The Quatermass Xperiment stands as one of the most significant and influential British films of the ’50s, although its identity as an unrepentant genre movie has shunted it to the edges of British film history, far from the reverence shown to the realist films which proliferated a few years later – films like Loneliness of the Long Distance Runner, Saturday Night and Sunday Morning, The Entertainer and This Sporting Life. What makes Guest’s film, adapted from Nigel Kneale’s renowned BBC serial, particularly notable is the sense of realism he brought to the fantastic subject, in both its observation of character and its attention to setting. This not only prefigured the kitchen-sink realism which characterized British cinema in the late ’50s and early ’60s – it also stands in contrast to the genre films being made in the States at the same time, which seldom made any effort to evoke this kind of realism.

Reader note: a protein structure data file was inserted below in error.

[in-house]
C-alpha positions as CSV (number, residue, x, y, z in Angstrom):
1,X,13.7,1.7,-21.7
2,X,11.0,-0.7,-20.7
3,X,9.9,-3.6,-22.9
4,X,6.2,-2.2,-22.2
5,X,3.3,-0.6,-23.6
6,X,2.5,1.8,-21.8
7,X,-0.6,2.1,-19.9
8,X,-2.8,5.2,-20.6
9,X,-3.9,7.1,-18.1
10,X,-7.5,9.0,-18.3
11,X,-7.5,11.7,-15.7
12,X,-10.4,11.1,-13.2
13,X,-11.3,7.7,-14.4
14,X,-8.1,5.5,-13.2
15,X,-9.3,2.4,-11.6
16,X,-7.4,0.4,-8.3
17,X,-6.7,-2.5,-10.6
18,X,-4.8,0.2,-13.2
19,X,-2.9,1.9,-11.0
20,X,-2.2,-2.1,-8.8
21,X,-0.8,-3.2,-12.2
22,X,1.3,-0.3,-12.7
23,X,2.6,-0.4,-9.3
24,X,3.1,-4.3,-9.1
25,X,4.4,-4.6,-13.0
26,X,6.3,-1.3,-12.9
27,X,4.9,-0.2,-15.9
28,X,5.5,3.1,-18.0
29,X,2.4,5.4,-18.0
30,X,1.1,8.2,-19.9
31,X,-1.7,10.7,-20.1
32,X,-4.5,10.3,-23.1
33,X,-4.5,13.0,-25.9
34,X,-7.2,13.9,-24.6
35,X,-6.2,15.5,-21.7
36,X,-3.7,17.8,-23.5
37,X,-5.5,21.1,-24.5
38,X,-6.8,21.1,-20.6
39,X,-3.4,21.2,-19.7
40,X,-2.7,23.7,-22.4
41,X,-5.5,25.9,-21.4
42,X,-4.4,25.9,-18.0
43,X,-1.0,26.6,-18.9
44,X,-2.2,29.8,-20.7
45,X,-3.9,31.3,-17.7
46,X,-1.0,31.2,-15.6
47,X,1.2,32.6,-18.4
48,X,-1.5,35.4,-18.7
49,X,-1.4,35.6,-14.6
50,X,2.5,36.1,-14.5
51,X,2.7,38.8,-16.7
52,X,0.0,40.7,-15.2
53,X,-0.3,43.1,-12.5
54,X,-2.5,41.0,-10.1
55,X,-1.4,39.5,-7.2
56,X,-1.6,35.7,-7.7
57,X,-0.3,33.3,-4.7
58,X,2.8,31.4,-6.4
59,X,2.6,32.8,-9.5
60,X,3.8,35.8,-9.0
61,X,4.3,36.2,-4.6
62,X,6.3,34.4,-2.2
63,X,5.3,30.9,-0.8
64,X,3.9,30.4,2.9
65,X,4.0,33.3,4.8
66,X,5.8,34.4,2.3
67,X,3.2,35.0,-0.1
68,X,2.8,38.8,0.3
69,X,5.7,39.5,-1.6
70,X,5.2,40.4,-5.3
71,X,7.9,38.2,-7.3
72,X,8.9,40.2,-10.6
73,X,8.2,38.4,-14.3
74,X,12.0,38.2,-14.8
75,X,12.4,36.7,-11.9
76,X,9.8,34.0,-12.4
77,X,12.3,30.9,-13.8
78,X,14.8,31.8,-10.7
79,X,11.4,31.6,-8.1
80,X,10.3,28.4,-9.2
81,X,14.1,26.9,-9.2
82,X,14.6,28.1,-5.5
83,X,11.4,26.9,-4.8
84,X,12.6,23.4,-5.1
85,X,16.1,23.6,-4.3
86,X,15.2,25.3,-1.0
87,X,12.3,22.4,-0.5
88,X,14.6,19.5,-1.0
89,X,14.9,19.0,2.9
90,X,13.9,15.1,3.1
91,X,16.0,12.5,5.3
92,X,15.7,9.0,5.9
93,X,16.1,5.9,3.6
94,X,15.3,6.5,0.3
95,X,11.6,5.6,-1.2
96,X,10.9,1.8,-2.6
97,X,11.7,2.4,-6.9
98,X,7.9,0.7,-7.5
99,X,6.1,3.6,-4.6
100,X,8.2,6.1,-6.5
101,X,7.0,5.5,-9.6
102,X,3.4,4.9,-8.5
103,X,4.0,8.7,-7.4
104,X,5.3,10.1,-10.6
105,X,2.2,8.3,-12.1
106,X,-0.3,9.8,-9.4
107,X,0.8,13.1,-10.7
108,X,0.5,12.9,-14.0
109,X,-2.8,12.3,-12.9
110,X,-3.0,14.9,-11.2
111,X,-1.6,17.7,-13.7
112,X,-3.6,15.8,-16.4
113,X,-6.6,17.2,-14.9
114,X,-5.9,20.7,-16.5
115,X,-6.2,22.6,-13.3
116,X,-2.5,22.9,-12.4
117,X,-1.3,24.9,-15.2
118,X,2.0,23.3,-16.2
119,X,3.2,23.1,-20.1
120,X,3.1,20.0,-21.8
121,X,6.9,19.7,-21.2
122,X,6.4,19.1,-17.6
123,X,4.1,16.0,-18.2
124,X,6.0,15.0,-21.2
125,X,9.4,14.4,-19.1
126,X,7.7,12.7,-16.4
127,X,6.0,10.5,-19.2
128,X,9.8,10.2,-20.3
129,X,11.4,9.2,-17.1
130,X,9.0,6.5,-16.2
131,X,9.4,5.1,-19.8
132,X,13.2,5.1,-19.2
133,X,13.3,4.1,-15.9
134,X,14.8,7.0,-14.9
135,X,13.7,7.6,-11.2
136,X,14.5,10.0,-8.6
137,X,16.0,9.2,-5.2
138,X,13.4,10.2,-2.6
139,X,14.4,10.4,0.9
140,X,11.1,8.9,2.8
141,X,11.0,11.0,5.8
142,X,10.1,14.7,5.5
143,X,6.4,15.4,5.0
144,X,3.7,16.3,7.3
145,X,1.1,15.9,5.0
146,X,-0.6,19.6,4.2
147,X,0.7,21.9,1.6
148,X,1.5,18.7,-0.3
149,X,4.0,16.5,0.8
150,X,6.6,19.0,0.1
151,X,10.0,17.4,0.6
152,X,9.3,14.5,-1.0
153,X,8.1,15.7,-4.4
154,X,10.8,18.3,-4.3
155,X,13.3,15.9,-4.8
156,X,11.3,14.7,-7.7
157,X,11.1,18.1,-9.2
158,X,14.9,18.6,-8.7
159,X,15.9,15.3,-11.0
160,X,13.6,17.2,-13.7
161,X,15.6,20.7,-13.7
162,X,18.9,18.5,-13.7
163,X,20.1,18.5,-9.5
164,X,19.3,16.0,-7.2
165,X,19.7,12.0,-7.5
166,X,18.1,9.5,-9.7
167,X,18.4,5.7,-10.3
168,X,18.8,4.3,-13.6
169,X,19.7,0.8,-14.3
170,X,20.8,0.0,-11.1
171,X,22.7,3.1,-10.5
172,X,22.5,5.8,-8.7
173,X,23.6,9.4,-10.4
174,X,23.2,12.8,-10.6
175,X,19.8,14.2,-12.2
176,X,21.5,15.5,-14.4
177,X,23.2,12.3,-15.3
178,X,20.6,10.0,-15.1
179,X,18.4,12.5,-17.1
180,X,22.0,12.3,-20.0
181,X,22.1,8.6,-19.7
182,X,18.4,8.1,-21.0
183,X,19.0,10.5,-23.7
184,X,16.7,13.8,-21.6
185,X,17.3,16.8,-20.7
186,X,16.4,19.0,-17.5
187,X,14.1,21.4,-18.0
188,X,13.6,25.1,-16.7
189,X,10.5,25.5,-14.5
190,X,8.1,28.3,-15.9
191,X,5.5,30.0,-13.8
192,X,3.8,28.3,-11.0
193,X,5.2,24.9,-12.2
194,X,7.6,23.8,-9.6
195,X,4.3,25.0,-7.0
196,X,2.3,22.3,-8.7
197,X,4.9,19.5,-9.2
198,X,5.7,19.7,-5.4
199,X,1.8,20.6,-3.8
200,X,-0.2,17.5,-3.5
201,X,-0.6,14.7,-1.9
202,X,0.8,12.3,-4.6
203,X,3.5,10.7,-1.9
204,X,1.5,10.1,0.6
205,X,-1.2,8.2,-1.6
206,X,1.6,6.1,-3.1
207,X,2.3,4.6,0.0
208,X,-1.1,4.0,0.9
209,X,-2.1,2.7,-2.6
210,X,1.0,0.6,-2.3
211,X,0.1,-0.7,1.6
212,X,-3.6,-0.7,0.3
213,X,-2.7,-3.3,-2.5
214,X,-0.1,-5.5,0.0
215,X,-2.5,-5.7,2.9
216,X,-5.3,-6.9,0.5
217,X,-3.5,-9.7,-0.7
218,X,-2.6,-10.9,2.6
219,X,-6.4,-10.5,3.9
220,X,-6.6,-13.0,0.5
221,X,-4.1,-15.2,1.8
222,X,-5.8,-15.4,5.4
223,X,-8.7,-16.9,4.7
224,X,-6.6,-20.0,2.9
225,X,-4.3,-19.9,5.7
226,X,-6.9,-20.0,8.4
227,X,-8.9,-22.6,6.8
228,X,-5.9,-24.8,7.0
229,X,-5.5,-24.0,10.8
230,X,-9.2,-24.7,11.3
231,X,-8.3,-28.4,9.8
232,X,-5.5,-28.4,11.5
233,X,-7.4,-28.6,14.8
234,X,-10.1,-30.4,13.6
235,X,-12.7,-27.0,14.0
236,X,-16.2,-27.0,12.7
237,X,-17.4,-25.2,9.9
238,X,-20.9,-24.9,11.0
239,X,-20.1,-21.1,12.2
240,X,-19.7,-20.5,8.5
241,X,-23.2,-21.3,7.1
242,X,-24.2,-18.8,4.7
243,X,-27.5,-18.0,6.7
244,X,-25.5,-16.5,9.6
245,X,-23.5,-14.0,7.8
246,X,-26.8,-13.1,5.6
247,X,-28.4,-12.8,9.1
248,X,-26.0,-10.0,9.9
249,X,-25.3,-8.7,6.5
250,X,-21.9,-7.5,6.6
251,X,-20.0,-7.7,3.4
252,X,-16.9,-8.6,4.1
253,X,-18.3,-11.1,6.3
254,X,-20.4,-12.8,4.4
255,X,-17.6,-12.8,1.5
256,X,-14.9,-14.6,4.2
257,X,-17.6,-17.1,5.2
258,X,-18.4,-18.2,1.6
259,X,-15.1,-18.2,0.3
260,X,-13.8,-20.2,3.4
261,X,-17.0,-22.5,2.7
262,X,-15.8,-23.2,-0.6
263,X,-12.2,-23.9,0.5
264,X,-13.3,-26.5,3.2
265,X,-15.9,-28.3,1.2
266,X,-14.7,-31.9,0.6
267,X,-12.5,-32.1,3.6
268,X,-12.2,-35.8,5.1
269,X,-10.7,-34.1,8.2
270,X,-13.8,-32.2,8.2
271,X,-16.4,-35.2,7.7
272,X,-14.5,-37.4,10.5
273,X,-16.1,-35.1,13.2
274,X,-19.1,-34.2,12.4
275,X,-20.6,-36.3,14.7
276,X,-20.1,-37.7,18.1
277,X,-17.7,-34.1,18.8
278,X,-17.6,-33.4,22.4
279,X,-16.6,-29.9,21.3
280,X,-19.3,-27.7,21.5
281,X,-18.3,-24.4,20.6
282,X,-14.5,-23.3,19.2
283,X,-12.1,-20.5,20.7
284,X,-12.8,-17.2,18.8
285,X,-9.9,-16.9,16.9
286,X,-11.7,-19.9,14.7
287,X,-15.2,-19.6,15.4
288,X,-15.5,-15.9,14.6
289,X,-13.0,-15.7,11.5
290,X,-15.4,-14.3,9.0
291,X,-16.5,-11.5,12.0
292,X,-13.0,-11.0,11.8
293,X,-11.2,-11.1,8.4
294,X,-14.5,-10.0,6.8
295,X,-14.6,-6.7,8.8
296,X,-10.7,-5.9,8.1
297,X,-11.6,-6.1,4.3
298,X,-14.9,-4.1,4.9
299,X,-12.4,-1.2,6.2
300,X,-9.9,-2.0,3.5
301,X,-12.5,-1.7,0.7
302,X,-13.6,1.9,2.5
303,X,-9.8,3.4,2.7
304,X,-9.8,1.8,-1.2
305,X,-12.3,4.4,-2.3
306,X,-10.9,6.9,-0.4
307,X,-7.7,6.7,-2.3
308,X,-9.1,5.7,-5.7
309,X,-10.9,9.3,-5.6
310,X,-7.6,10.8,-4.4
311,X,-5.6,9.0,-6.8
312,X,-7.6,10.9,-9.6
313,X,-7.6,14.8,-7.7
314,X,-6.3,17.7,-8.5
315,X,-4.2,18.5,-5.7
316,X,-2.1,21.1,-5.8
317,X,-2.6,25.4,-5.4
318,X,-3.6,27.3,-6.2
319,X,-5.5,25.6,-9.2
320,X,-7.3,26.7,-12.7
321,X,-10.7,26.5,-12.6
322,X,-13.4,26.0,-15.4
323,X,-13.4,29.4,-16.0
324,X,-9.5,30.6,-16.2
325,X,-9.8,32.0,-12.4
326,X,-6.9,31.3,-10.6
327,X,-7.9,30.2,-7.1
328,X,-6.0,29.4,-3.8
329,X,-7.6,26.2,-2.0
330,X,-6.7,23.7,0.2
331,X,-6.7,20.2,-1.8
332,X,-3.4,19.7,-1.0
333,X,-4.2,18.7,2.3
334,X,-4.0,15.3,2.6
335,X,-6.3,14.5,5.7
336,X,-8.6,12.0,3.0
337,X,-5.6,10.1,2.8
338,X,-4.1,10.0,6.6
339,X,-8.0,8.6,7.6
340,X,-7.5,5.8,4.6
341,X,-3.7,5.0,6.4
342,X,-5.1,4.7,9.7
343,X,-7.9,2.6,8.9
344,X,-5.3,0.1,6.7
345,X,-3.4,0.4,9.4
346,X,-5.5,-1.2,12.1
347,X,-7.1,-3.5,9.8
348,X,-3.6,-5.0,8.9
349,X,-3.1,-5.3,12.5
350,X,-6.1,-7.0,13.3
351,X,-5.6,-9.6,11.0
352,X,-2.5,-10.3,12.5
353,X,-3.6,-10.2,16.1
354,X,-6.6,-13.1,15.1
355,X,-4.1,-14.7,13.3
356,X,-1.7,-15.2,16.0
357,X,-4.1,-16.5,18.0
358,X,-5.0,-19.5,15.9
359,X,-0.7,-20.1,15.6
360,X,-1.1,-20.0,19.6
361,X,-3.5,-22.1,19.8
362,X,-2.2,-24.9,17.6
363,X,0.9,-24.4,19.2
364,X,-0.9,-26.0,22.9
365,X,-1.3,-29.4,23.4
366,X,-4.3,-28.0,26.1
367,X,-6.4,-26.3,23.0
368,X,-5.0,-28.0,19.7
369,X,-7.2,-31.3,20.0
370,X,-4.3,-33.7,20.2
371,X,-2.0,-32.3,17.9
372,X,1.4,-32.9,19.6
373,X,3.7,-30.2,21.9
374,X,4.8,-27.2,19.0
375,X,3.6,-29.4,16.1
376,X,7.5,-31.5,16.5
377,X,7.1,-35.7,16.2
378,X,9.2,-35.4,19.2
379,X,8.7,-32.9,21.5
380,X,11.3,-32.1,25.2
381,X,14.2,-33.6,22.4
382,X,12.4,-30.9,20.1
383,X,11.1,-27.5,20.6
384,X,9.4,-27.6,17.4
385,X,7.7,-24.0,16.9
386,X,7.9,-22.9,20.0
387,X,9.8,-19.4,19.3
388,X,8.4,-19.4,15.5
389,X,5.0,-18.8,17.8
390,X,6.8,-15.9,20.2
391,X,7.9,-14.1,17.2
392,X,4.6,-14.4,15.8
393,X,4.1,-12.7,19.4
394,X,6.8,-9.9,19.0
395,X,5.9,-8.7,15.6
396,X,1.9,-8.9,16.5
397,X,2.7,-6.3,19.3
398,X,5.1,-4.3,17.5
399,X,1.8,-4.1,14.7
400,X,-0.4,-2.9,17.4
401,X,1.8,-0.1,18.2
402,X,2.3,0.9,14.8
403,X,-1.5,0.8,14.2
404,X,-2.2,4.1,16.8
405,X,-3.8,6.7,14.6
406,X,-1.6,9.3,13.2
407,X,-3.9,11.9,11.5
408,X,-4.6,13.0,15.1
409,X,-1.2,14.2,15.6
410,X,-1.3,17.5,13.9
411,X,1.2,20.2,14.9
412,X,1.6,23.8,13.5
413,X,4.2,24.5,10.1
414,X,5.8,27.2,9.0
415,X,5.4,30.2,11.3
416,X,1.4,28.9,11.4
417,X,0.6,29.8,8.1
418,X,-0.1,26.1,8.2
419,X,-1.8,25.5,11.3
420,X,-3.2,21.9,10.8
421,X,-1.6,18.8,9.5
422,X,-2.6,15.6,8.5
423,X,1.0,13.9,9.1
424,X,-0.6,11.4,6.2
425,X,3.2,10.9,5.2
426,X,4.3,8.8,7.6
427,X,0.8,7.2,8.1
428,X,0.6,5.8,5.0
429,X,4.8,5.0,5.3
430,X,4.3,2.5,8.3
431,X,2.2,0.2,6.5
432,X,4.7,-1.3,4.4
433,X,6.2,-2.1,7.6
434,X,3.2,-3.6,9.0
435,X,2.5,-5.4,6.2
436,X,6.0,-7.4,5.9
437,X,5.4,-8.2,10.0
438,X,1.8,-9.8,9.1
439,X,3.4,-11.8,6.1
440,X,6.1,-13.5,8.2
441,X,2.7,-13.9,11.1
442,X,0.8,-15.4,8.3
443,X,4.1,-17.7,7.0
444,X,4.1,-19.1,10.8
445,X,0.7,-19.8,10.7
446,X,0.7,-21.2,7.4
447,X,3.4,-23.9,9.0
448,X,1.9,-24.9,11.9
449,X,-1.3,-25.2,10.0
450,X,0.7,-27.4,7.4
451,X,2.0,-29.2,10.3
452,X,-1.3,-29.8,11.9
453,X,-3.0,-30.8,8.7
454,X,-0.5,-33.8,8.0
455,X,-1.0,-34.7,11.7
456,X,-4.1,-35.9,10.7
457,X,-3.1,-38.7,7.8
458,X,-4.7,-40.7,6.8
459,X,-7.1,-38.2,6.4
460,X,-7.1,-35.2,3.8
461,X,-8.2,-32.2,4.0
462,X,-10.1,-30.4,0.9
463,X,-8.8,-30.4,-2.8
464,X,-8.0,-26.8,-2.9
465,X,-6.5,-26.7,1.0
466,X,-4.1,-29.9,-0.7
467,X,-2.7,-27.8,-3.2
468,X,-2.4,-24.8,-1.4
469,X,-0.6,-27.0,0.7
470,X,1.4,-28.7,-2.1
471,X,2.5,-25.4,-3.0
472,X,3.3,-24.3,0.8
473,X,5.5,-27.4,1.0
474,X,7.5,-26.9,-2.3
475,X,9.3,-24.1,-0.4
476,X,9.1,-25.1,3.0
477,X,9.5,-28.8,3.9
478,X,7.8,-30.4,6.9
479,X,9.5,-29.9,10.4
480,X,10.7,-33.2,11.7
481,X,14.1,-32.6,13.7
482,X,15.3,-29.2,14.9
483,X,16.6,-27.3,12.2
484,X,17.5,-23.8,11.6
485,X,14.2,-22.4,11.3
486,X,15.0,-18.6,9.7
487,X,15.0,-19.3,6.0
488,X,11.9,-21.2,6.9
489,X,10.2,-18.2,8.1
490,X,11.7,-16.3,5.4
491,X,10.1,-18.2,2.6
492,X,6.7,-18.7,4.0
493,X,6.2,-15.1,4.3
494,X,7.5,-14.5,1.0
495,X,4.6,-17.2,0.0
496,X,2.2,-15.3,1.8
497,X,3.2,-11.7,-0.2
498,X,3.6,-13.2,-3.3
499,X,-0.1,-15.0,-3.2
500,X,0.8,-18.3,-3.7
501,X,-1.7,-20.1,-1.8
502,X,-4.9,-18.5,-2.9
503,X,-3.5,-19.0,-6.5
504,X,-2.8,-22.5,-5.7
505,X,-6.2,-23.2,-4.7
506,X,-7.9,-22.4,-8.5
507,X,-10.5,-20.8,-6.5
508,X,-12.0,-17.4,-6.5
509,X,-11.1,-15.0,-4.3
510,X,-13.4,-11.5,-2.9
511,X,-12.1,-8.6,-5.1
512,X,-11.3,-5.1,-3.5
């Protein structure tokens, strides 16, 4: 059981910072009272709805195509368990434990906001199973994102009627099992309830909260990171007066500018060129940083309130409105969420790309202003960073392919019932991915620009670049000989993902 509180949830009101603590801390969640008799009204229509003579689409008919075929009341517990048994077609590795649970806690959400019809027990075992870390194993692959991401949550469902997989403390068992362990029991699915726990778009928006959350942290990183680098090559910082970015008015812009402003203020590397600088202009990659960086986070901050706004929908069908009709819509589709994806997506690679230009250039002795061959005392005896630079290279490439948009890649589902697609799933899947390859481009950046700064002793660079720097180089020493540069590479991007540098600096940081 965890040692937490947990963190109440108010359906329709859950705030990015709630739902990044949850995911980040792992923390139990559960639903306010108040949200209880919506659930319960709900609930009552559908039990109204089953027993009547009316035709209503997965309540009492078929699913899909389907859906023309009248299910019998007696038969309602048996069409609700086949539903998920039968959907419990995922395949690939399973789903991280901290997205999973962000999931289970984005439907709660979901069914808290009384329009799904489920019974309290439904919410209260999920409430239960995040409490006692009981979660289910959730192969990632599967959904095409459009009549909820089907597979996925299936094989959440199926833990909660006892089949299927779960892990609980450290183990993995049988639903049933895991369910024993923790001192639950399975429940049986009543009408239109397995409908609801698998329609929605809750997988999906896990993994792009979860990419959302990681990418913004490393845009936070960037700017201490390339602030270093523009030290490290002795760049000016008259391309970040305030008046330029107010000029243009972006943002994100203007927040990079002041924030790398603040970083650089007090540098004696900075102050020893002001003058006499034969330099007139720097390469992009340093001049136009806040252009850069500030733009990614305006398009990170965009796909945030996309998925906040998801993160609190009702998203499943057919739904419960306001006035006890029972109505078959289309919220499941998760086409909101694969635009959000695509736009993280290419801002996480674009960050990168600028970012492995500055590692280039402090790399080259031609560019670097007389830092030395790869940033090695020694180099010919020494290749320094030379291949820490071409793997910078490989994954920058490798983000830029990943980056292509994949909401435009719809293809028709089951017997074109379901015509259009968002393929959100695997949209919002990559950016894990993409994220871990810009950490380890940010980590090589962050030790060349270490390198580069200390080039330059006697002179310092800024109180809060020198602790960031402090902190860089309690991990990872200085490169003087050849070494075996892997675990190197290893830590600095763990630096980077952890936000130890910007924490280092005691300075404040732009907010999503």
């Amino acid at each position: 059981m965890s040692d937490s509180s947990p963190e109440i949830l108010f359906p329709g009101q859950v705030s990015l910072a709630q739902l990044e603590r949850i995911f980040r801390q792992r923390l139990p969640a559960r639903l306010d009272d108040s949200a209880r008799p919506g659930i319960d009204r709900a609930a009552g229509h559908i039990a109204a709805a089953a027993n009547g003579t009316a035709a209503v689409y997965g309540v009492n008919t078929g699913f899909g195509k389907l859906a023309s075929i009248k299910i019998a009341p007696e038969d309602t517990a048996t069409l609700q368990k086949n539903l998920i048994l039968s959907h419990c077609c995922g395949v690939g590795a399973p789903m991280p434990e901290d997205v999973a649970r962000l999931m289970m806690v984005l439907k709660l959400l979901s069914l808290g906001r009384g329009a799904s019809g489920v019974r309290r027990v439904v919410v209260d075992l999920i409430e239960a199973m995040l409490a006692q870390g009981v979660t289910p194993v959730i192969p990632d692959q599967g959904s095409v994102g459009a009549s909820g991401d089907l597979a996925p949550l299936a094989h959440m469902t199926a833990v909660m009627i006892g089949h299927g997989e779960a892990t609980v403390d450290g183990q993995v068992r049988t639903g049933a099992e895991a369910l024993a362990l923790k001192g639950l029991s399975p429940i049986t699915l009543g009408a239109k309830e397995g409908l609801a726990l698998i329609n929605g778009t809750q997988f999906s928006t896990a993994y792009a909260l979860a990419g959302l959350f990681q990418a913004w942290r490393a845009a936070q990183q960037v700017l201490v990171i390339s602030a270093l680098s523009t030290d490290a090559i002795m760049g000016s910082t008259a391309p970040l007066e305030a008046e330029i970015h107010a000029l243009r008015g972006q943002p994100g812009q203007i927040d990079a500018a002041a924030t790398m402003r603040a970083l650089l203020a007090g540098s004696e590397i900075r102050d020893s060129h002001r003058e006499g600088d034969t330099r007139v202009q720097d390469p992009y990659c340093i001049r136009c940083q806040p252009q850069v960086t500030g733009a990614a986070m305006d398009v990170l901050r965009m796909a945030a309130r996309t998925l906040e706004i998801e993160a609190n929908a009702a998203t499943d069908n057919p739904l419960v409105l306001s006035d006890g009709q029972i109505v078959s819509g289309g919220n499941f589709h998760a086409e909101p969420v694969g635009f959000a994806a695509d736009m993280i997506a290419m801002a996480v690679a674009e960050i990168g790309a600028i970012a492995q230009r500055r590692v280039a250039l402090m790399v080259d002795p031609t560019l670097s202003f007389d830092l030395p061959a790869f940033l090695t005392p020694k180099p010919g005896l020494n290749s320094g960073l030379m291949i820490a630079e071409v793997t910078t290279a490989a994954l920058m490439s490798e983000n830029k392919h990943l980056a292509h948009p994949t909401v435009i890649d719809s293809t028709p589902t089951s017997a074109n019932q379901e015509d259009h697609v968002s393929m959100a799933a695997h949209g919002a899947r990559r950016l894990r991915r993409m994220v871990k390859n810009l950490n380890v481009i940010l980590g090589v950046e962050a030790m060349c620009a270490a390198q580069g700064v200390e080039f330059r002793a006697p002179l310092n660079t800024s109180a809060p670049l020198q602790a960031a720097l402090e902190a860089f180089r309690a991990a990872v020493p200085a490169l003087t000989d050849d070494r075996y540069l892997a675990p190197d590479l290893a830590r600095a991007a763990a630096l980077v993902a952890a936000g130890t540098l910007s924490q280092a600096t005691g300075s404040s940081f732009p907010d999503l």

The simplest of Nigel Kneale’s Quatermass stories, Xperiment deals with events surrounding the first manned space flight. Of three men sent up, only one returns and he seems to be infected with some kind of alien life form which is gradually transforming him into an inhuman monster. Not a particularly radical narrative, but when compared to something like First Man Into Space (Robert Day, 1959), which borrows the main idea, it becomes apparent what makes Guest’s film stand out. It is rooted in a closely observed familiar world, with recognizable characters (Jack Warner’s matter-of-fact policeman, David King-Wood’s doctor) struggling to cope in plausible ways with the consequences of a new and unknown threat, while Richard Wordsworth gives a remarkable performance as Victor Carroon, the astronaut whose humanity is being devoured by that alien force, a performance every bit the equal of Karloff’s creature in James Whale’s Frankenstein (1931). Guest, who strove for a style which suggested a straightforward documentary of unusual events rather than any pulp flights of fantasy, manages to keep the story firmly grounded; in his hands, what could have been a crude monster show becomes something close to tragedy.